Prior to the outbreak of COVID-19, keyless check-ins (usually through a chip-enabled keycard) were increasingly common among leading hotels and short-term rentals (STRs). Now, these solutions are giving way to smart locks, which enable guests and staff to access locks through their smartphones. No cards needed. With modern mobile applications enabling these seamless and contactless experiences, guests can access their rooms using their hospitality brand apps to remotely check in and their phone as a digital key, bypassing the front desk and going directly to their rooms upon arrival.
High-End Remote Workspaces Now Seen as Amenity
With remote work being the norm for the foreseeable future, forward-thinking hoteliers are better utilizing their large social spaces and public environments to meet a rising demand for a workforce that is exhausted by working from a kitchen table. Many industries have embraced remote work during the pandemic, but several months in, many working professionals are beginning to take hotel or homesharing "staycations" in their local markets. Working remotely in a different setting that they deem safe and socially distanced gives professionals both a change of scenery and enables them to safely continue working.
Some properties are rising to the occasion and meeting guest expectations by offering sanitized coworking spaces that may include socially distanced work pods or phone booth-style rooms. These pivots in working space - think of a fresh, sleek space with modern interiors, amenities and great natural light - are a significant upgrade from the dusty old business center shoved in a corner with a computer or printer shared by all. Some brands have even begun repurposing and renting their rooms and suites as day-use offices.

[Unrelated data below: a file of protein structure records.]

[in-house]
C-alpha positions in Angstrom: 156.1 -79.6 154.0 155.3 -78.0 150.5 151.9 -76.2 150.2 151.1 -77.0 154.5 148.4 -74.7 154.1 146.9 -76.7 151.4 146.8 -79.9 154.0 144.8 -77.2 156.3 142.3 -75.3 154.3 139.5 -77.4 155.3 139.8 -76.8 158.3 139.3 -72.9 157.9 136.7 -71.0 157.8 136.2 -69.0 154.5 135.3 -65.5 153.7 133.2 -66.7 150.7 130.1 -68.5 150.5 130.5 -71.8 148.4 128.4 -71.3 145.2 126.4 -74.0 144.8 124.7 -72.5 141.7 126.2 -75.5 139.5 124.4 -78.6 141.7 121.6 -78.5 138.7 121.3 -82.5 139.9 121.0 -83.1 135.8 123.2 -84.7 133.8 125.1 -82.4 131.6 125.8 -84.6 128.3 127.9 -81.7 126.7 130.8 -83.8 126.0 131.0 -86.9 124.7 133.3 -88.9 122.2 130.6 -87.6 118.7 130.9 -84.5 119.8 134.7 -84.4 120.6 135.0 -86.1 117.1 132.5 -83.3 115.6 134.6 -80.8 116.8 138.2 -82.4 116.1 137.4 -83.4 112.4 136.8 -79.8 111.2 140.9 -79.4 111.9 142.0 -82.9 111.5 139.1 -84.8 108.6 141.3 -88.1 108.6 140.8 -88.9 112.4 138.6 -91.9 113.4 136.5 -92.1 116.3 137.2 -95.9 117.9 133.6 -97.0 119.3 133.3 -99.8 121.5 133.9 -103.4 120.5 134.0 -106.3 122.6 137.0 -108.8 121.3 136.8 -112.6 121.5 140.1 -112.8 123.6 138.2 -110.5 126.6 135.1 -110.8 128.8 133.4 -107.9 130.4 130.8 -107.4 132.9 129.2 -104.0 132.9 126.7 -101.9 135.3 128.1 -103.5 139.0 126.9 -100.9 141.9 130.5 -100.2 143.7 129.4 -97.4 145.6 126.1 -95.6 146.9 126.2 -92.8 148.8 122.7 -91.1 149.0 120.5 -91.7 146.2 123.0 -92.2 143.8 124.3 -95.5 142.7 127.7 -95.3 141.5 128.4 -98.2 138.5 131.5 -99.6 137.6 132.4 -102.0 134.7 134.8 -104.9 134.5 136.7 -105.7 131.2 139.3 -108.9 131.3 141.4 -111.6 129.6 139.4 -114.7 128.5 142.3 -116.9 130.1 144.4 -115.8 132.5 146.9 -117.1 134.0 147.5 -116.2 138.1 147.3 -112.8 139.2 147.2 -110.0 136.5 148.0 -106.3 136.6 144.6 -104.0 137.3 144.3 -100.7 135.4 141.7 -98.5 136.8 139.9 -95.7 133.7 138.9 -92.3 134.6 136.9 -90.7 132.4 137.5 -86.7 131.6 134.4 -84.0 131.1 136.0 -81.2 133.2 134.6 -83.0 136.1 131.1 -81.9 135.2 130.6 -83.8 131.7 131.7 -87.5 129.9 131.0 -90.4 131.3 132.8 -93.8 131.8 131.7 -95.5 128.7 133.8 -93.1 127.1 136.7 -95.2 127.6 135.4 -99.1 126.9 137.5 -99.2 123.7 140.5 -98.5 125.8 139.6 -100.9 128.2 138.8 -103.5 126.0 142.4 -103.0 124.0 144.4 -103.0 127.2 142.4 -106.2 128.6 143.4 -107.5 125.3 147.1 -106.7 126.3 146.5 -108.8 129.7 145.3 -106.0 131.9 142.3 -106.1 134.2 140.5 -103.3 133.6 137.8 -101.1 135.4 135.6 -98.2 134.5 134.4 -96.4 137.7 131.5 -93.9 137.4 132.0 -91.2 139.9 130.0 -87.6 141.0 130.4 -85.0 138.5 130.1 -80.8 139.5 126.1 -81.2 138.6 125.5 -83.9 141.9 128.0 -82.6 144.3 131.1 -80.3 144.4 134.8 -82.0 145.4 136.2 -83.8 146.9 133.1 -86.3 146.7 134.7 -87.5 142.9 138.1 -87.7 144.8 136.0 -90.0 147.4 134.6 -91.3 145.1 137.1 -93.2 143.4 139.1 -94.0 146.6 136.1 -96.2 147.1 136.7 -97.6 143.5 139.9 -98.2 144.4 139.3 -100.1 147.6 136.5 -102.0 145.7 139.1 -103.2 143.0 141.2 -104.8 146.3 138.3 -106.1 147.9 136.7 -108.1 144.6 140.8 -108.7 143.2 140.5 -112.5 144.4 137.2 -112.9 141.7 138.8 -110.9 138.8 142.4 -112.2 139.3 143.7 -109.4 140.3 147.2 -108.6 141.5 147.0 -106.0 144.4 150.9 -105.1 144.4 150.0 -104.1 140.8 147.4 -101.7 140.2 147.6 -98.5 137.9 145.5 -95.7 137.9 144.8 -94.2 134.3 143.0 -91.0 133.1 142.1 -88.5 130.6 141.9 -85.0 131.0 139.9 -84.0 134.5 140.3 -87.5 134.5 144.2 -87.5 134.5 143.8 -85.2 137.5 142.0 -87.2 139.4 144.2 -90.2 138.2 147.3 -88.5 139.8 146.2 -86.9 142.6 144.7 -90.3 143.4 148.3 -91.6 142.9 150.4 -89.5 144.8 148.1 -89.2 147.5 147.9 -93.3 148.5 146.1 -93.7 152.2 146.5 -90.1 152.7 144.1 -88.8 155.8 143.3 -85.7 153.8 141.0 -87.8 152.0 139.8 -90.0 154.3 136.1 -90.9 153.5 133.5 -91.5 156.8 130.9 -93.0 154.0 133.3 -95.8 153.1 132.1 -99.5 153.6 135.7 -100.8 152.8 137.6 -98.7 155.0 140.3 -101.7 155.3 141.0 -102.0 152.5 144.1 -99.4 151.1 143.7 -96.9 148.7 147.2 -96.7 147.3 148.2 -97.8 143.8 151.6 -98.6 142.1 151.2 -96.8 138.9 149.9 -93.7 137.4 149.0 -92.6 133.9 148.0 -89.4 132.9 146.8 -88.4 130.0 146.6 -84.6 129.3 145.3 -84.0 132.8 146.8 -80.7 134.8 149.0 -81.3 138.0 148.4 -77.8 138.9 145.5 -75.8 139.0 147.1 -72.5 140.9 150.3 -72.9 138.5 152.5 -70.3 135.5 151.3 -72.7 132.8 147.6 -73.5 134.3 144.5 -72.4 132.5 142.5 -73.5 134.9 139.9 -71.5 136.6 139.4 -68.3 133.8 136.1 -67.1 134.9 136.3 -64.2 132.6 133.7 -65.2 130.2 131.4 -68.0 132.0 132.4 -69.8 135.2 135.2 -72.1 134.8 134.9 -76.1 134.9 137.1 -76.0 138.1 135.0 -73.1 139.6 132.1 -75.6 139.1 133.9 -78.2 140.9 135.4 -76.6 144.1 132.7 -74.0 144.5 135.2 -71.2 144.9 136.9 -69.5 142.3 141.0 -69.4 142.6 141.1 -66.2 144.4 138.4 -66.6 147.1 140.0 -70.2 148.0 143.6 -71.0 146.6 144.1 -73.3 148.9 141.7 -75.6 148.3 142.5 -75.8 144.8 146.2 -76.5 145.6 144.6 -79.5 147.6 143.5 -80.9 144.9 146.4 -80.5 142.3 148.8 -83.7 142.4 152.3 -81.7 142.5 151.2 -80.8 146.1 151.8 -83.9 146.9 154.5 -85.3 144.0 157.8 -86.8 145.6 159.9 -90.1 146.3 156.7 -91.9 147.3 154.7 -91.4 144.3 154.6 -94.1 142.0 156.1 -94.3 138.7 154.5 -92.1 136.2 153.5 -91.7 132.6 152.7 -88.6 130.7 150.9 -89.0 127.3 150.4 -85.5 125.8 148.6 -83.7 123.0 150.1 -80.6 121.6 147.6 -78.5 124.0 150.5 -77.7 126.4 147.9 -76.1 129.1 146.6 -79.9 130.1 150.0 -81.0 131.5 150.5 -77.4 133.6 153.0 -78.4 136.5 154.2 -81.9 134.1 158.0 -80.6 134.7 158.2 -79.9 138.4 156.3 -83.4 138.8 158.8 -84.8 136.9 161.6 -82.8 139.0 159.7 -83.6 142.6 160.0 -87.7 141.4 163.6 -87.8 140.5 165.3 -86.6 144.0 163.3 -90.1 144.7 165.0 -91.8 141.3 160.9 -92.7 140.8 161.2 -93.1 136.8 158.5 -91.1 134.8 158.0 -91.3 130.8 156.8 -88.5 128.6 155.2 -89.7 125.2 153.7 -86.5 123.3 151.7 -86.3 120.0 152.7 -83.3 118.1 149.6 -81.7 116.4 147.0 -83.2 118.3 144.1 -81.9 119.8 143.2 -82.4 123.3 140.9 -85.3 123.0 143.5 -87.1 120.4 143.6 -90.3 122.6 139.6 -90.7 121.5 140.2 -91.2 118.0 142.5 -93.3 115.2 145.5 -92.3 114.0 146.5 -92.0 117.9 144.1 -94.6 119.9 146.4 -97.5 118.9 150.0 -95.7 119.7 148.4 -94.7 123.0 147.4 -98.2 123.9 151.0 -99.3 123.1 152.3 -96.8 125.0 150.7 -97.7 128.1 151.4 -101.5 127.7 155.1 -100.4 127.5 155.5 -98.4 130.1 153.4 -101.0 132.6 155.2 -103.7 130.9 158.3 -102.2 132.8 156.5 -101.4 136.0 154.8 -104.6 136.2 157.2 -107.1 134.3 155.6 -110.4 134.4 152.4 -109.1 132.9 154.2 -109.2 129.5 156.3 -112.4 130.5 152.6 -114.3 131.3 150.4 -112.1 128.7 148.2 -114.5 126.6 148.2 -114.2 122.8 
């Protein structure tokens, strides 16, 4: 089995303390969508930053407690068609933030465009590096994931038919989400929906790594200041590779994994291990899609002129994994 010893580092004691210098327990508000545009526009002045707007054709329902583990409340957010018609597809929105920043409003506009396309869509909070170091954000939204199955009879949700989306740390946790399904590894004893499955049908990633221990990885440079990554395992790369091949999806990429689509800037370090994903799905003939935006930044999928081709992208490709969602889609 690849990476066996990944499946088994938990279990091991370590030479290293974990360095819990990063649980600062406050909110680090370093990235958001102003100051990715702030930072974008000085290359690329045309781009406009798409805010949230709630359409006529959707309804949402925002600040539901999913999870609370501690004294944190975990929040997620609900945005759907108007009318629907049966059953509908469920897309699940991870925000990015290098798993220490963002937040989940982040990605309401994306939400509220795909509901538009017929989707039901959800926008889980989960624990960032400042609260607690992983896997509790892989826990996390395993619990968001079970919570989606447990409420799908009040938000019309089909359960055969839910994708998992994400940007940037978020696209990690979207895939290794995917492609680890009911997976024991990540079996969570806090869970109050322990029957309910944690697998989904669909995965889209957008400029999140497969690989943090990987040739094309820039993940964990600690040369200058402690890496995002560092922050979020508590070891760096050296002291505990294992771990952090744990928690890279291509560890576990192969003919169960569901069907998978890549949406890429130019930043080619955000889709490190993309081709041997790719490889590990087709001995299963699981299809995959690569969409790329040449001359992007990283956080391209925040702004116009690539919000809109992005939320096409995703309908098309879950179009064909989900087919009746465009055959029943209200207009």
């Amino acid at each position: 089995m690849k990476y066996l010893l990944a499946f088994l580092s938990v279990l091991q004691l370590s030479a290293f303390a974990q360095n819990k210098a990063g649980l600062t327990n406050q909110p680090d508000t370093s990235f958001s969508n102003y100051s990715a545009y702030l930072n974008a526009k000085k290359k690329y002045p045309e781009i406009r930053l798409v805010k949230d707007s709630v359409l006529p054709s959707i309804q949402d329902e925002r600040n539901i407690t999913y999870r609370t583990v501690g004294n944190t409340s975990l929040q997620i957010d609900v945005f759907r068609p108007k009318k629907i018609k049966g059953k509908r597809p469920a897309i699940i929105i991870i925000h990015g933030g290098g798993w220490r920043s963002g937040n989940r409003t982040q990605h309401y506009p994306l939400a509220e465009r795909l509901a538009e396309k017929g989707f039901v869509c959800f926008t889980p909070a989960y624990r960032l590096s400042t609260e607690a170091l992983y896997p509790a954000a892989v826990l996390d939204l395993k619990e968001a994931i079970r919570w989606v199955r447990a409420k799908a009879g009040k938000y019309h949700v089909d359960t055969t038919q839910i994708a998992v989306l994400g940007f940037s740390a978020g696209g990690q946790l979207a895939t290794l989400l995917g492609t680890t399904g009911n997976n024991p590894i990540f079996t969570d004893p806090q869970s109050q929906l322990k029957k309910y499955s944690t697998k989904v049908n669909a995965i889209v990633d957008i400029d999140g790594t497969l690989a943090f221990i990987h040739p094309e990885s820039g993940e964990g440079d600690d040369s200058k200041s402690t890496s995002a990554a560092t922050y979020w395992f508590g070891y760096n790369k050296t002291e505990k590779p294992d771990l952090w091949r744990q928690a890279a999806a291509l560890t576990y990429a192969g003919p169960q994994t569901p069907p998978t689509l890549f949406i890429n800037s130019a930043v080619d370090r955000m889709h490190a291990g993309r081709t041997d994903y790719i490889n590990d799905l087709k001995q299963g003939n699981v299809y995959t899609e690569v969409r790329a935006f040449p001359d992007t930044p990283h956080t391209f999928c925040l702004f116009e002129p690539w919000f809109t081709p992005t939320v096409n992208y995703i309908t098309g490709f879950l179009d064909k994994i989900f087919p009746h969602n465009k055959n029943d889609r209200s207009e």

From high internet speeds, the availability of Wi-Fi connected printers and power outlets abound to comfortable furniture, soothing design and distraction-free quiet and comfort, hospitality brands are uniquely suited to provide a more pleasant, if temporary, remote working environment.
Imagine being able to virtually visit a property to understand its ins and outs before even setting foot on-site. By providing 3D virtual live tours with a representative on the screen to offer insight and response, virtual property walkthroughs and even self-guided tour technology, hospitality brands can provide potential guests with an immersive experience as they are considering and planning travel.
Artificial intelligence will continue gaining momentum in hospitality and be especially relevant in a pandemic-worried world. Some advanced virtual touring technologies have even implemented sound effects and a plethora of additional immersive sensory experiences, surpassing the old spinning camera virtual videos of the past and 2D showcase.
Community-Building Smartphone Apps
Community-building apps and platforms are also helping brands enhance the guest experience and furthering the connection that travelers all crave. Through the development of location- and context-sensitive tools, geofenced mobile applications can tell when a user arrives in a new city and immediately facilitates their journey from curb to counter. Increasingly, these connection-centric applications make it simple to find, get into and stay at a particular location, while also providing the ability to plug into the local community and neighborhood.
For hotel guests, community apps and community managers deliver so much more than the best place to order takeout or go for a run - they carefully curate local recommendations from tastemakers and the local community. There is no one-size-fits-all "best places to eat" list waiting in the room. Instead, it's dynamic and personalized, focused on each guest's unique needs and preferences. Guests can log in before their visit and ask for tips, crowdsource recommendations from locals and even sign up to (virtually for now) attend unique events in the community.